The financial reform legislation just passed by Congress was proclaimed by Obama as “the toughest financial reform since the ones we created in the aftermath of the Great Depression.” This, however, is a kind of doublespeak since the entire thrust of financial reform in the decades since the 1930s has been toward financial deregulation, so being the toughest financial reform measure by that standard merely means that it didn’t give the house away.
The most important financial reform measure to be adopted in the 1930s was the Glass-Steagall Act, which was passed in 1933 and repealed in 1999 at the instigation of the Clinton administration. Glass Steagall separated commercial and investment banking. Nothing like that is involved here. Financial interests claim that it is impossible to go back to that earlier time. This means that financial reform in the deal just passed by Congress will not even create a regulatory situation as tough as it was when Bill Clinton’s second term of office began.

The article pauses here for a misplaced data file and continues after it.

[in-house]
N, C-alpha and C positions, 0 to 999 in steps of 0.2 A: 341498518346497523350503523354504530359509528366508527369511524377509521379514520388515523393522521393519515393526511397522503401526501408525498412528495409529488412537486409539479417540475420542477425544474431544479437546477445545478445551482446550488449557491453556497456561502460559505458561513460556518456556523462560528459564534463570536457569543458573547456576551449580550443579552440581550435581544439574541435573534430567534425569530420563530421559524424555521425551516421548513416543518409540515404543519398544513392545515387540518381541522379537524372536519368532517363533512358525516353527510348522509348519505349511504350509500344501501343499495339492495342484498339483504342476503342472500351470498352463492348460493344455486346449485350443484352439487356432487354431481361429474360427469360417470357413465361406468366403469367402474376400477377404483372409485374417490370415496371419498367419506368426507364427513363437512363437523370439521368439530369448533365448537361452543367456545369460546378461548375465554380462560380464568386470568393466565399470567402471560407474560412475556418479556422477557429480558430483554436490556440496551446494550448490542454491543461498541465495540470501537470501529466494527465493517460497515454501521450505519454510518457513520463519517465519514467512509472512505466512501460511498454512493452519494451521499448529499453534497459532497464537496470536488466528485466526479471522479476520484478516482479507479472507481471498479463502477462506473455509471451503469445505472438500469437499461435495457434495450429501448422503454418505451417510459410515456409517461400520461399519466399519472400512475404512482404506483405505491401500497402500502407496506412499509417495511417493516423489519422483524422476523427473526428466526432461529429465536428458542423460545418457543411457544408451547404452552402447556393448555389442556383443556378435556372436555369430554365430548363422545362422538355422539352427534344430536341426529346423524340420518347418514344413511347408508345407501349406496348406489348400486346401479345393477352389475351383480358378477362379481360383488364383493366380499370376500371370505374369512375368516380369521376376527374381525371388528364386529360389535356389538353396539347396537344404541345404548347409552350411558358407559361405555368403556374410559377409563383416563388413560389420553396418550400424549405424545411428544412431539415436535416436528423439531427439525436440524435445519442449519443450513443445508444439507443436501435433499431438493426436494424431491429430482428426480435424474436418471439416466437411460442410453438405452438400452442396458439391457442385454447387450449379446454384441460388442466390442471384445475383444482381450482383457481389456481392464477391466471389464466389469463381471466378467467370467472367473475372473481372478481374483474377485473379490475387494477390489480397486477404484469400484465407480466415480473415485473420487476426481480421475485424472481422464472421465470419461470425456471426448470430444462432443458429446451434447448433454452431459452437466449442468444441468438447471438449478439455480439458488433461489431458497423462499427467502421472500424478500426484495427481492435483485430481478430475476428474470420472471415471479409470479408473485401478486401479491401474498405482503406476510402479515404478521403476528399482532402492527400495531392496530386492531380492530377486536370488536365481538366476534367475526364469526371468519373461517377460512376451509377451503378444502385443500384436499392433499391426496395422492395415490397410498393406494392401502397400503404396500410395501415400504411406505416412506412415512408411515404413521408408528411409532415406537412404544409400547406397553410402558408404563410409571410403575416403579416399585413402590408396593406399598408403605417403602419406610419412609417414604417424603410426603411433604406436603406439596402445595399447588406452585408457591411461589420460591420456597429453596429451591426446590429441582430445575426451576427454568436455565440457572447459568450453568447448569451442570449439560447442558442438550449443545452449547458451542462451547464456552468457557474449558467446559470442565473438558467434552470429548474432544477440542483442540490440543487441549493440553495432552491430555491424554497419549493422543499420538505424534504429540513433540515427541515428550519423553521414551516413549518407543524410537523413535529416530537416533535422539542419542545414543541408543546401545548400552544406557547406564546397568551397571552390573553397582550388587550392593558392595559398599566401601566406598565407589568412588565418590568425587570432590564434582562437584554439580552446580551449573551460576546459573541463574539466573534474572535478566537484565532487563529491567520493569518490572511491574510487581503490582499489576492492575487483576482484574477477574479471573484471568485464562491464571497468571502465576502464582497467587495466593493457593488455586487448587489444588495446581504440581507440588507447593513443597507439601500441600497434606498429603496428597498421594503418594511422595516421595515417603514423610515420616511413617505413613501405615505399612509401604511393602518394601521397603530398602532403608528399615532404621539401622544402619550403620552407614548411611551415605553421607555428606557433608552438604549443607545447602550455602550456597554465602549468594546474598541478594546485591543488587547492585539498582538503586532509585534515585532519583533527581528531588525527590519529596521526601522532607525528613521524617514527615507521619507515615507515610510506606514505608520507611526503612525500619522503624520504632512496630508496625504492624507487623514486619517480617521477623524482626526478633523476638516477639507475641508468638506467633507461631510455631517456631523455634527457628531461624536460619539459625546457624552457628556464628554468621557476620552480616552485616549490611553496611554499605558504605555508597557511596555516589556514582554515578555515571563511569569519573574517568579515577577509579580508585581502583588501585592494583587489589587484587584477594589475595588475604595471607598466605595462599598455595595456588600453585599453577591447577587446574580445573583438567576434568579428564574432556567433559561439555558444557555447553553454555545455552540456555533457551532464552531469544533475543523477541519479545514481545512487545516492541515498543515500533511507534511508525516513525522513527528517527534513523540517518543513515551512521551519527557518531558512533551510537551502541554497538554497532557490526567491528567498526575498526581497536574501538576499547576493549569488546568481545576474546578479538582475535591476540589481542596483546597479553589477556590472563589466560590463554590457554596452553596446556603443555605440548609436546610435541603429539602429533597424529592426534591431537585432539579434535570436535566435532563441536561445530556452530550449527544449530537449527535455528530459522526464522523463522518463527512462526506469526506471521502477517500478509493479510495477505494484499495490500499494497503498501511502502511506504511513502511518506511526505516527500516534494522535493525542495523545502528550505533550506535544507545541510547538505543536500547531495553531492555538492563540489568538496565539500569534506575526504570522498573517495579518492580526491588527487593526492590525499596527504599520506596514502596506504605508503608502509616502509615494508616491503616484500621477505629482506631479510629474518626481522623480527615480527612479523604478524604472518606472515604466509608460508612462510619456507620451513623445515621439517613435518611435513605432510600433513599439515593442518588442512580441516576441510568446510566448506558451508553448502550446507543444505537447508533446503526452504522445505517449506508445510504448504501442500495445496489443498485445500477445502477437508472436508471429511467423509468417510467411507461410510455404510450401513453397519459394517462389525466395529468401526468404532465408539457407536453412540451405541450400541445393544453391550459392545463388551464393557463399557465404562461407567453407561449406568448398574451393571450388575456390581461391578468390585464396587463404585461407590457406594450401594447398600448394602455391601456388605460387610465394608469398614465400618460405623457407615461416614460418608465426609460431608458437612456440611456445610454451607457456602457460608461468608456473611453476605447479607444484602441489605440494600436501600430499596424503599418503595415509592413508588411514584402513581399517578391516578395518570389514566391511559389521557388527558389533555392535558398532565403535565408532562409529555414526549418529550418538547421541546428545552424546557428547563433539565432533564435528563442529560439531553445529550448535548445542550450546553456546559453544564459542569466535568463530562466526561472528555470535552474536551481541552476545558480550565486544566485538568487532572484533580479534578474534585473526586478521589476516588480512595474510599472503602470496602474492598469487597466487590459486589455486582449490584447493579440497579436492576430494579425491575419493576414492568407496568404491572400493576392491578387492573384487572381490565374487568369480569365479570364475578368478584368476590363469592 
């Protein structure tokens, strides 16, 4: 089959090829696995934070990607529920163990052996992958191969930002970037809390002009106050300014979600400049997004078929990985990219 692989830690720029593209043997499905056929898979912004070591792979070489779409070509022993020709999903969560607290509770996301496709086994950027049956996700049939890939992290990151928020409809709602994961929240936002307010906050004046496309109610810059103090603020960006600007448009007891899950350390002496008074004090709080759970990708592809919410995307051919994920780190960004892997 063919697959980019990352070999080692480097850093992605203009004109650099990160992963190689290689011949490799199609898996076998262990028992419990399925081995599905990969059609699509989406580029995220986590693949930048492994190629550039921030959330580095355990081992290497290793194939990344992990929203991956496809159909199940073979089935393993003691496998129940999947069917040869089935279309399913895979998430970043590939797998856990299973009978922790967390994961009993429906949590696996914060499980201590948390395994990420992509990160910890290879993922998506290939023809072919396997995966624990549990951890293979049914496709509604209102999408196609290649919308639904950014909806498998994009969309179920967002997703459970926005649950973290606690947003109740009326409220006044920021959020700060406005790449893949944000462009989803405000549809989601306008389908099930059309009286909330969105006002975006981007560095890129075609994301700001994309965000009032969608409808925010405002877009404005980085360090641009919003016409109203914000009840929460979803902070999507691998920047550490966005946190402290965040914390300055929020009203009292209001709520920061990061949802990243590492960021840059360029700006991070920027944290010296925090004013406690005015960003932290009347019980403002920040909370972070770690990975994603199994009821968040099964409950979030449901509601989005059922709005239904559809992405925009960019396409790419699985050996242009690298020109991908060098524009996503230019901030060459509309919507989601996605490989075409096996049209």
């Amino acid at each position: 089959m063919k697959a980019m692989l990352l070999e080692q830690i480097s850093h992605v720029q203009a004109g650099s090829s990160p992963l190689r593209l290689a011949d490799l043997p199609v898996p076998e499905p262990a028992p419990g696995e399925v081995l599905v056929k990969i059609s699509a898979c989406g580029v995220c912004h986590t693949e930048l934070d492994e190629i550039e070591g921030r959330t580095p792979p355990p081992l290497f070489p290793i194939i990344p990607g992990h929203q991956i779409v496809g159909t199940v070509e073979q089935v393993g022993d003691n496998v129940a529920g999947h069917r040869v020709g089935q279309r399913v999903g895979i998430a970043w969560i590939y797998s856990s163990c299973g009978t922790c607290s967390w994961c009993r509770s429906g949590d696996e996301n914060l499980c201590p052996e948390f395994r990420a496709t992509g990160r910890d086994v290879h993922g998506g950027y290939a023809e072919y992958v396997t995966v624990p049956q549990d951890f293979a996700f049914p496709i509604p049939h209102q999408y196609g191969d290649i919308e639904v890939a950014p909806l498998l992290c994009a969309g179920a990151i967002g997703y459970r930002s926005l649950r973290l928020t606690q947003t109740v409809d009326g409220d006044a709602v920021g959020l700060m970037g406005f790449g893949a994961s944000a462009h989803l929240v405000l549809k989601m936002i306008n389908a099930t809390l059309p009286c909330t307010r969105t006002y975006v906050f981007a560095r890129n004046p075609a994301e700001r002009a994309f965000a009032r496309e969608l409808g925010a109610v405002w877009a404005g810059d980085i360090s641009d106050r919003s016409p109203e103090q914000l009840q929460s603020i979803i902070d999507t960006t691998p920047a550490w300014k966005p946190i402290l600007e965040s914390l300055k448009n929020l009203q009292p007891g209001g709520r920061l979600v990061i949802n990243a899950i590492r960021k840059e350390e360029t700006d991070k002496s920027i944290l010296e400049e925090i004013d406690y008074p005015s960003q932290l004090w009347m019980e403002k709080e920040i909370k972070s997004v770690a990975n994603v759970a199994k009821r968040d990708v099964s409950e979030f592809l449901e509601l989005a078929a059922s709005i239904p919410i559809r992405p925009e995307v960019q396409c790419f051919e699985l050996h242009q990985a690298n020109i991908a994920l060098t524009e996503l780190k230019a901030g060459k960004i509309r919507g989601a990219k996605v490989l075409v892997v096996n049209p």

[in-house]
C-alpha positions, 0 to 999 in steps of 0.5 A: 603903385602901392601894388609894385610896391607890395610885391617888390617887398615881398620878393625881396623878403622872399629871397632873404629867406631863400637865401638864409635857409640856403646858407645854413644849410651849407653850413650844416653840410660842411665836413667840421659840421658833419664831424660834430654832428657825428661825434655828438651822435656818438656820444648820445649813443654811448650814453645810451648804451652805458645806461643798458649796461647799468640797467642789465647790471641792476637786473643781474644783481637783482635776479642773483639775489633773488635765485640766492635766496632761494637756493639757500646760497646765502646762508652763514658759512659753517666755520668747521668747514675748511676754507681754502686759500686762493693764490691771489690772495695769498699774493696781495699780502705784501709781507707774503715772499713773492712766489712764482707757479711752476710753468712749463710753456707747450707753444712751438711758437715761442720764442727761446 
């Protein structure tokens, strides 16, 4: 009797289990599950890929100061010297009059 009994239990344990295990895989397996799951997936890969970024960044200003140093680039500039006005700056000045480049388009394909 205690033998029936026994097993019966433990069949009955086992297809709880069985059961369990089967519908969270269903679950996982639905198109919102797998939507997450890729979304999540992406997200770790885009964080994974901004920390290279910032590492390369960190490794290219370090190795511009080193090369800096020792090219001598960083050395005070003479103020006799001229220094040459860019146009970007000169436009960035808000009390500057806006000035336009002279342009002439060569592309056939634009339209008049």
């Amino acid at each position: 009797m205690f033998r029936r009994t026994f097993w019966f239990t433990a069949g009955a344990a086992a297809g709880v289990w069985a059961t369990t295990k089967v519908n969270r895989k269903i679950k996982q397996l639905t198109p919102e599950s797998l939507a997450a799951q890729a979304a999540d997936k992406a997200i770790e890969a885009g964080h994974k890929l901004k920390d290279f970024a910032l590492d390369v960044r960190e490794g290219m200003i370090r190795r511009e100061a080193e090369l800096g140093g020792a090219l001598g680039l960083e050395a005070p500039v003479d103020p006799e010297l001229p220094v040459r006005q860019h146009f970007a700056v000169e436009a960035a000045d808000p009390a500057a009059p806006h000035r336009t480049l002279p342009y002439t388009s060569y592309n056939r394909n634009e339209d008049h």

Moreover, there is little in the new financial reform legislation that is actually set in stone, and this is crucial. The most important measure has to do with watered down application of the Volcker Rule requiring the big banks to cut their stakes in their in-house hedge funds and private equity units. These new rules are designed to curb but not stop banks from engaging in such risky investments in their own funds. Yet, since financial institutions are allowed to keep a foot in the door in this respect, the percentage of such trading that they are allowed to engage in — currently 3 percent — could easily be increased at any point through future legislative action, which would then be treated as as a minor adjustment.